As the early season losses pile up for the Cleveland Indians like iTunes charges on your credit card, manager Eric Wedge is sounding more and more like former Cleveland Browns' head coach Romeo Crennel. As he watches one leak after another spring in the good ship Tribe, Wedge is starting to take on the demeanor of someone who knows not every leak can be patched but he's bailng as fast as he can anyway. Kind of like Crennel.
Wedge doesn't skirt the fact that his team is losing and finding new ways to do it each game. But the silver linings he sees are the same Crennel saw even as Crennel was losing his grip on the only head coaching job he ever had, kind of like Wedge.
"Our effort is good, our attitude is good, our energy level is good, but we just have to start performing," Wedge told the media after Monday night's loss. It sounded like a Crennel press conference on Monday morning after a Pittsburgh beatdown. And just like a Crennel quote, it would be easy to break down Wedge's assessment and say, somewhat snidely but nevertheless truthfully, "well, they did just come out of spring training, didn't they? If the attitude and effort aren't there now, when would they be?"
Maybe this is just what happens when a team with lofty expectations can't live up to them. You look for the little bit of sunlight in the storm clouds. But despite how much Wedge is sounding and acting like Crennel, there are major differences.
Wedge is the kind of coach the Browns should have looked for instead of hiring Crennel. Wedge was a young up and comer, clearly in tune with the changing nature of the game and was brought in specifically to grow with the team. That he did. Crennel was the lifetime assistant whom no other team but the Browns ever envisioned as a head coach. They were right.
Where Crennel never seemed to have a firm handle on any aspect of his job, Wedge is supremely confident and clearly in charge. The kinds of players he has to coach have far less character issues than what former general manager Phil Savage gave Crennel, but Wedge has nonetheless kept the lid on any insurrections. Discipline, except at the plate of course, doesn't seem to be an issue with the Tribe.
While both men clearly command the respect of the players, Crennel's team could never quite translate that respect into performance. With Wedge, the jury is still out. There have been times when Wedge seems to have wrung every last bit of potential out of some of his players. At other times, the converse seems to be the case. That may be due to the subtle nature of the game and the very thin line between success and failure, but there also is a sense that at times the players simply tune Wedge out, content to follow their own path.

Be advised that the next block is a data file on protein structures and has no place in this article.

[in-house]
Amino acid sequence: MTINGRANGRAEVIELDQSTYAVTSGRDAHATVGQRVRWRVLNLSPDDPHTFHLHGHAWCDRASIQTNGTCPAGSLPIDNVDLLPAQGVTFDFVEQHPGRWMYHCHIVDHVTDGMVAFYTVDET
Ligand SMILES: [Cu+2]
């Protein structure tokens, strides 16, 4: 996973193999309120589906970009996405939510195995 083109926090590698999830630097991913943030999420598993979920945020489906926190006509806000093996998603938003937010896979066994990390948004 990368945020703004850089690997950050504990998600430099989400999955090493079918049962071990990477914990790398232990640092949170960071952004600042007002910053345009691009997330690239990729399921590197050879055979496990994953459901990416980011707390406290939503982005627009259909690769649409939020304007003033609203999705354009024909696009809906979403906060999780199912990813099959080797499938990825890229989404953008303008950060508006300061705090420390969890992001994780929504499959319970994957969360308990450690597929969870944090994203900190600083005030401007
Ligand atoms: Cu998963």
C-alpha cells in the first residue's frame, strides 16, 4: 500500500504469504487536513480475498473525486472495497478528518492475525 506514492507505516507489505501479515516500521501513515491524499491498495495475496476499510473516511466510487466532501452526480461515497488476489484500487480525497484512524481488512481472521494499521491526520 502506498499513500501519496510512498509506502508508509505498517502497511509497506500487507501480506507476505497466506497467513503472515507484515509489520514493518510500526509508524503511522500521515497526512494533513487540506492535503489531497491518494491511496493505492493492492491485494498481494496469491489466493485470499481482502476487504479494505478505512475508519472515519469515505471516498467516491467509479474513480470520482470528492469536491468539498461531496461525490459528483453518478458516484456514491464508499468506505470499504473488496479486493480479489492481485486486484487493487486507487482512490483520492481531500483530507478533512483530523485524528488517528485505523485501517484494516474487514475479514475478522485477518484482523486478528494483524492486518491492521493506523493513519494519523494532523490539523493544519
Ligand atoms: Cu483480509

Some have suggested that last season was Wedge's real test as a manager. He managed to make a little chicken salad out of the chicken droppings he had to work with. There is some truth in that and that will buy him plenty of goodwill with the front office for now. But if the early season is any indication then this season is really shaping up as a true test. The team isn't wracked with injuries, just top to bottom ineffectiveness. The season isn't close to getting away from them yet, but any time would be a good time for this team to start finding its groove. On a team with no real leaders, it's going to be up to Wedge to be the big toe. His ability to avoid stubbing it is going to be directly related to his ability to keep his job.
Here's how I know there is too much sports programming on television. On Tuesday night ESPN devoted two full hours to revealing the 2009-2010 NFL schedules. Outside of someone who is bedridden in front of a television that only gets one channel, there should be no one alive who claims he watched that entire broadcast.
To a certain extent, and then just barely, I can understand making the NFL draft a broadcast event. But the NFL has been taking its so-called branding to an extreme under the misguided assumption that the fans' appetites for anything NFL is insatiable. It's the reason, for example, the NFL continues to cling to the theory that some day enough fans will storm the offices of Time Warner or Comcast demanding that the NFL Network be on basic cable. It hasn't happened yet and it isn't going to happen ever. Until the NFL gets a bit more realistic on the relative lack of value of its in-house network and/or provides more than late season meaningless games as its showcase programming, most fans will continue to live rich and full lives not having to contemplate that there actually is a channel out there in the ether broadcasting another NFL roundtable on a Thursday night where the relative merits of the three-point stance are debated for two hours.
The Browns got their final verdict on their schedule Wednesday and the one thing that stands out most is that the league seems intent on embarrassing the Browns for its misplaced faith in them last season. By granting the team two prime time appearances, one each against the Ravens and the Steelers, the NFL picked the two teams on the Browns' schedule most likely to publicly take them to the woodshed. For good measure, the NFL made sure they were late season games, knowing that by then the Browns will have their usual 20 or so players on injured reserve while both the Ravens and Steelers buckle down for the final push toward their battle for the AFC North title.
If you see a scheduling perk in the fact that the Browns finish the season with two home games, good for you. I hope you're enjoying that perk at a half-filled stadium freezing under a blanket while a steady 20 MPH wind, gusting to 45 MPH, whips across your cheeks like a worn razor blade.